The SMART Recovery program was one of many mutual aid programs examined in Elizabeth Dale’s “Systematic review of addiction recovery mutual support groups and Indigenous people of Australia, New Zealand, Canada, the United States of America and Hawaii”.
This study found that:
- Indigenous people of similarly colonised countries experience high rates of morbidity and mortality due to addictions
- Mutual support groups are a common and popular form of addiction recovery support
- Few studies have evaluated the utility of mutual support groups for Indigenous members
- Mutual support groups may become a more meaningful resource for Indigenous people if they were culturally modified
Liz is a descendant from the Worimi Nation currently enrolled in a clinical masters in psychology and PhD at the University of Wollongong. Liz has over 12 years of experience working in non-government and clinical settings
Considering SMART Recovery Australia’s ongoing focus on increasing the quality of our ATSI focused groups, studies like this are invaluable to us and our ongoing mission. According to the paper:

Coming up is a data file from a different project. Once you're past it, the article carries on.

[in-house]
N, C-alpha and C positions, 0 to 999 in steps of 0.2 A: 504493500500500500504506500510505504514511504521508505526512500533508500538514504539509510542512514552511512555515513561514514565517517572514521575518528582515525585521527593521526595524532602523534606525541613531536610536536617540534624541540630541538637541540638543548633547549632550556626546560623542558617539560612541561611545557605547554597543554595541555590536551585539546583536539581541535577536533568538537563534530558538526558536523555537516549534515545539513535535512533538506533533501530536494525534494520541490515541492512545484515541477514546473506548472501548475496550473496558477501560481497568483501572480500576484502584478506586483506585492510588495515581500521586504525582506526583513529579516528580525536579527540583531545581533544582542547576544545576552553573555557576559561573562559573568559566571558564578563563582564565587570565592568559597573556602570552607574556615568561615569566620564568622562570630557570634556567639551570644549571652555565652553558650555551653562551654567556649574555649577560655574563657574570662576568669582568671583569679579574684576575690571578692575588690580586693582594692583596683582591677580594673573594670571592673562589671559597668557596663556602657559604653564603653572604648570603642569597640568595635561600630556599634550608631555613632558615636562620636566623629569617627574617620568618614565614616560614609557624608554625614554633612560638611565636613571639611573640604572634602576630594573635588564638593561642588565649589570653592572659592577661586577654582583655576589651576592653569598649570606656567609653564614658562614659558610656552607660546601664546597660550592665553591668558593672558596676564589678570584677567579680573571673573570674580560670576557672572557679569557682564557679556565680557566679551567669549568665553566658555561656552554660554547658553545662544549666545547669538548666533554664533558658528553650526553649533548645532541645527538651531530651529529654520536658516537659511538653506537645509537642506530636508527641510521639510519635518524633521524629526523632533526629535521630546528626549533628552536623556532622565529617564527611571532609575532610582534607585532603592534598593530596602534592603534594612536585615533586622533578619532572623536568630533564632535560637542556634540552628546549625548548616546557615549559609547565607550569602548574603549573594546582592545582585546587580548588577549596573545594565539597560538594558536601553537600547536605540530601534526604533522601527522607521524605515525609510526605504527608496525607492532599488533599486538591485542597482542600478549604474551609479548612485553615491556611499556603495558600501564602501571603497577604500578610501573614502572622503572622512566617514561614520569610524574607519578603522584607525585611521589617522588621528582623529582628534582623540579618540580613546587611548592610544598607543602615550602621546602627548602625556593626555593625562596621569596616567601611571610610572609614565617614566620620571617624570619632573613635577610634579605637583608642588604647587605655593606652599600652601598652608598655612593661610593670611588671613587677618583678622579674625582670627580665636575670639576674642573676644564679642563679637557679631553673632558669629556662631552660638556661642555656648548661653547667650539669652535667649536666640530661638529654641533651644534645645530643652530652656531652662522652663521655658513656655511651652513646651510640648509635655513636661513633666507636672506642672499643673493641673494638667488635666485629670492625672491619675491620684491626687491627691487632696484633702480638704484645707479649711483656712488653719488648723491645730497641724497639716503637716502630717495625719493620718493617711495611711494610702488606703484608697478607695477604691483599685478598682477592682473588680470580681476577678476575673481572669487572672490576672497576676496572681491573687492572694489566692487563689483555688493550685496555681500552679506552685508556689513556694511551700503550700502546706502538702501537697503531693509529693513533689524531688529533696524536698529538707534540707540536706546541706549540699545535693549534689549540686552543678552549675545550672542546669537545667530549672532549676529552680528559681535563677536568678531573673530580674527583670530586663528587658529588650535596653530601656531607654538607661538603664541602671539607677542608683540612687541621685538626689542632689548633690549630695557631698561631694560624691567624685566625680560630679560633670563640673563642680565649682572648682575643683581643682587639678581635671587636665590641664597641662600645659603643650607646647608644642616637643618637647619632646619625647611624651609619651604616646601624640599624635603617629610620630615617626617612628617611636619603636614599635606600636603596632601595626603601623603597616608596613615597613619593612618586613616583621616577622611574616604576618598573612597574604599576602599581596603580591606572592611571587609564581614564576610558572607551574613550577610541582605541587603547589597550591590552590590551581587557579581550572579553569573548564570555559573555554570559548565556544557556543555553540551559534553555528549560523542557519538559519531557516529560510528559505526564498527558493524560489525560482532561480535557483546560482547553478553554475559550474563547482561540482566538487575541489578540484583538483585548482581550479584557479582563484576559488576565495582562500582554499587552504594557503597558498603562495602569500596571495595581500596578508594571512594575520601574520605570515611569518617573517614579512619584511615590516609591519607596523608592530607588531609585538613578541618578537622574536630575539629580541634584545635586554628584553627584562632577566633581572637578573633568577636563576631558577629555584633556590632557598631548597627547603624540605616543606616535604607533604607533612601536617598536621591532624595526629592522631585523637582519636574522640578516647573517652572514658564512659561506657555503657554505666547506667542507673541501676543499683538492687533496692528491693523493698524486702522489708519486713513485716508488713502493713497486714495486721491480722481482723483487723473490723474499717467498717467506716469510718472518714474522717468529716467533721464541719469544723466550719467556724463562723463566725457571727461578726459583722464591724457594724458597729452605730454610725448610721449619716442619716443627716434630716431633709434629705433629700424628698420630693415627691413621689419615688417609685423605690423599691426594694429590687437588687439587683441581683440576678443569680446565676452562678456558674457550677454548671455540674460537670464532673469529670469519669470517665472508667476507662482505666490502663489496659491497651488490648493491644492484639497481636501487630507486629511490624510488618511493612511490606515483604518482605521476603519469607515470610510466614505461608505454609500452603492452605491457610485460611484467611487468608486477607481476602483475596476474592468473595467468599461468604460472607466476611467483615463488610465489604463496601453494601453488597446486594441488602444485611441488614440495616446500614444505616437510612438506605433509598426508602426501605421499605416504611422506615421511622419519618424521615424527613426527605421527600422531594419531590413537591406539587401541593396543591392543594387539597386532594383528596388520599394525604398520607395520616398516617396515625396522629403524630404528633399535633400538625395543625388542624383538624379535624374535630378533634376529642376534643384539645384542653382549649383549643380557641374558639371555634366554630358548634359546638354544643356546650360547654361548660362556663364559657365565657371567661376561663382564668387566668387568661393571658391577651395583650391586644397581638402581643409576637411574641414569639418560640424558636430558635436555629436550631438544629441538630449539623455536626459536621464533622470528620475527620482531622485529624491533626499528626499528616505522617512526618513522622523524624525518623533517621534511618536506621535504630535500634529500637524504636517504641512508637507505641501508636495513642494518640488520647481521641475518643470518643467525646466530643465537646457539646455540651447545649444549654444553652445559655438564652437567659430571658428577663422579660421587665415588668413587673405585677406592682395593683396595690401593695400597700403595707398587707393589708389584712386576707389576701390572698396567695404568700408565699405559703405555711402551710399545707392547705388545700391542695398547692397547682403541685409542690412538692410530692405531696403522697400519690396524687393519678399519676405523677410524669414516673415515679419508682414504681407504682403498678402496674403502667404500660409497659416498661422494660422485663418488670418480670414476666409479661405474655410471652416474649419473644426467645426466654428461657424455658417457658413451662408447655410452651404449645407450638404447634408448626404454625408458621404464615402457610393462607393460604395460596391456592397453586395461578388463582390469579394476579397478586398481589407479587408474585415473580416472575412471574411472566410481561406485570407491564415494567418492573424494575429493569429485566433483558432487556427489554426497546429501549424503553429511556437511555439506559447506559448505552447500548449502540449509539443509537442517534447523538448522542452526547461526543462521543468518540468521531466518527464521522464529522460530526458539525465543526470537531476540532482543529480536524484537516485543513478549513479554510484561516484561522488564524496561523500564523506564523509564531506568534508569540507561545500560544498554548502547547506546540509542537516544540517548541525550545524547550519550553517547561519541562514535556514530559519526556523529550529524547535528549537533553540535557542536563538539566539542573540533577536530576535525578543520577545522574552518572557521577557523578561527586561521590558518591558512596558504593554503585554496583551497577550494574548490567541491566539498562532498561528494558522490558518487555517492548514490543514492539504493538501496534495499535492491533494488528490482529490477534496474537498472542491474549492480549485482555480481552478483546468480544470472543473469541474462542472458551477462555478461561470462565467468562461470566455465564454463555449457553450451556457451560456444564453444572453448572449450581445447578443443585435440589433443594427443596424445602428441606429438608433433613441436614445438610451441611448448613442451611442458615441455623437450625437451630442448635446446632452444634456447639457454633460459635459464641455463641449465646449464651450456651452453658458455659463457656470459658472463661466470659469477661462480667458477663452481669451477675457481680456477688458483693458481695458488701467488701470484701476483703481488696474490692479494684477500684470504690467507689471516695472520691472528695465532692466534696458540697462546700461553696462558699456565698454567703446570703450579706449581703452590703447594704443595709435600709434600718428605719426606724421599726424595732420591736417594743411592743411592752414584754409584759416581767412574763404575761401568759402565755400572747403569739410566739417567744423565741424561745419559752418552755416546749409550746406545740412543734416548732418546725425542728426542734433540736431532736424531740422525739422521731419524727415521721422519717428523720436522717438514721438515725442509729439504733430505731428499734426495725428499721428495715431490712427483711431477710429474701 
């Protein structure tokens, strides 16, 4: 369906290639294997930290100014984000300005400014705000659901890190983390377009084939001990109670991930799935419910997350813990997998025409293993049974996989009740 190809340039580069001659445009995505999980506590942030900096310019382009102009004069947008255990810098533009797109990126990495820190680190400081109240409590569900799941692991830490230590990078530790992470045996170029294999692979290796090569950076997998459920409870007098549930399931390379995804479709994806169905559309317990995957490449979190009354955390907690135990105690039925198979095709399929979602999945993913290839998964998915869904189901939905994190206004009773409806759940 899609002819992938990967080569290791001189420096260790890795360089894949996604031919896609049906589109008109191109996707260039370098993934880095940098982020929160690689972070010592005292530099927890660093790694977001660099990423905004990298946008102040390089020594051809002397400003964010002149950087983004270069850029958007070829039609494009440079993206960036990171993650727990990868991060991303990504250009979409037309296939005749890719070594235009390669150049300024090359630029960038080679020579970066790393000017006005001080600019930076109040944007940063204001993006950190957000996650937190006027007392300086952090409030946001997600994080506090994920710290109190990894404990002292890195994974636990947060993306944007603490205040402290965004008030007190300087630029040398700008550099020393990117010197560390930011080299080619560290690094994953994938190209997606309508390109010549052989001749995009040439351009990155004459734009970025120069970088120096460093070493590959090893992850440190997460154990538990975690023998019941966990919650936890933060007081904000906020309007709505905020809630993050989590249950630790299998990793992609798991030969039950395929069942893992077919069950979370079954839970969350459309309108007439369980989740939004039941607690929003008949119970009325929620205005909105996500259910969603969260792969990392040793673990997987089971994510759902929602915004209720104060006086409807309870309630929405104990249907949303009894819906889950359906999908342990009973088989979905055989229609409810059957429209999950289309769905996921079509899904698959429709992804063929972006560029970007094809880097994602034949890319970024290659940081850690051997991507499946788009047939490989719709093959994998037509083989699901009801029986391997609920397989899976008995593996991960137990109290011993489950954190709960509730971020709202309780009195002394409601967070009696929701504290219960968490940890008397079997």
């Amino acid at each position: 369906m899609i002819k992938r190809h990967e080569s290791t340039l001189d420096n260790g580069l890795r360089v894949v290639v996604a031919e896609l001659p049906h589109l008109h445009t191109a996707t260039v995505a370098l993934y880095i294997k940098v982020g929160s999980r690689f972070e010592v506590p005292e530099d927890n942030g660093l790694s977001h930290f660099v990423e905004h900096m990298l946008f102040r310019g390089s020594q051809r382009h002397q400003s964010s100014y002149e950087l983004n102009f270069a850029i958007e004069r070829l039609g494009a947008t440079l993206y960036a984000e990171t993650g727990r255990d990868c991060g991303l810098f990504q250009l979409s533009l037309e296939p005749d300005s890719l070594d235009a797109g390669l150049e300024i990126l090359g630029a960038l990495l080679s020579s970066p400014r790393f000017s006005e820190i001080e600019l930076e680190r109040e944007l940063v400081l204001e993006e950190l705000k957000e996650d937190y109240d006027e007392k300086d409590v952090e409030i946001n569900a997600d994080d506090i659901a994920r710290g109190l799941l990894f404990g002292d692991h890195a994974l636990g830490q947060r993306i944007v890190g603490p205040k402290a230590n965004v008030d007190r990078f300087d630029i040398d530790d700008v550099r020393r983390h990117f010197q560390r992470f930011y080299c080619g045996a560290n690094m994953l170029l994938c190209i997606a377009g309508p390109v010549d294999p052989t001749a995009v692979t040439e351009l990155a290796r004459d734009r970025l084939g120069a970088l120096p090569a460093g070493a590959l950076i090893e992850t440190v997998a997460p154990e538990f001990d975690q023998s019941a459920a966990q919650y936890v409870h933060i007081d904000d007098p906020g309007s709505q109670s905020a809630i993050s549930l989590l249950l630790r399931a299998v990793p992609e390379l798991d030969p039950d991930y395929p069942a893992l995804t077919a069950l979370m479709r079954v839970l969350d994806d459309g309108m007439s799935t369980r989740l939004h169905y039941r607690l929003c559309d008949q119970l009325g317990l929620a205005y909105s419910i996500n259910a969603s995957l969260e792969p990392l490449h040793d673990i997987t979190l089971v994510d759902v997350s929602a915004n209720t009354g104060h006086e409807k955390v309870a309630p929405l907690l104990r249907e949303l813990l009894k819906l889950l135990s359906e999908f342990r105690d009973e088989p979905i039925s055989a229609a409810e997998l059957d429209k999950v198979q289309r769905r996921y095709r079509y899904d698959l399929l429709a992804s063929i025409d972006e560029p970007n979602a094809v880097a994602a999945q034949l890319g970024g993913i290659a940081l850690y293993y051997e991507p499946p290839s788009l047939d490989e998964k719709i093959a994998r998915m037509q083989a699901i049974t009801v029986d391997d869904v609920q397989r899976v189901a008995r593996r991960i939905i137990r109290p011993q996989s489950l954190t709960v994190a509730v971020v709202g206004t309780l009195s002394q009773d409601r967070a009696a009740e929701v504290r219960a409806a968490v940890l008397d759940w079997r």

“addictions contribute significantly to the overall disease burden for Indigenous peoples of colonised countries. Mutual support groups are one of the most common addiction recovery resources, however their effectiveness for Indigenous peoples is unclear.”
We are sincerely grateful to PhD candidate Elizabeth Dale and Assoc. Prof. Peter Kelly, head of our Research Advisory Committee, for their contribution not only to wider understanding of addictions, but to our organisation’s mission.
You can read more about that at the link below: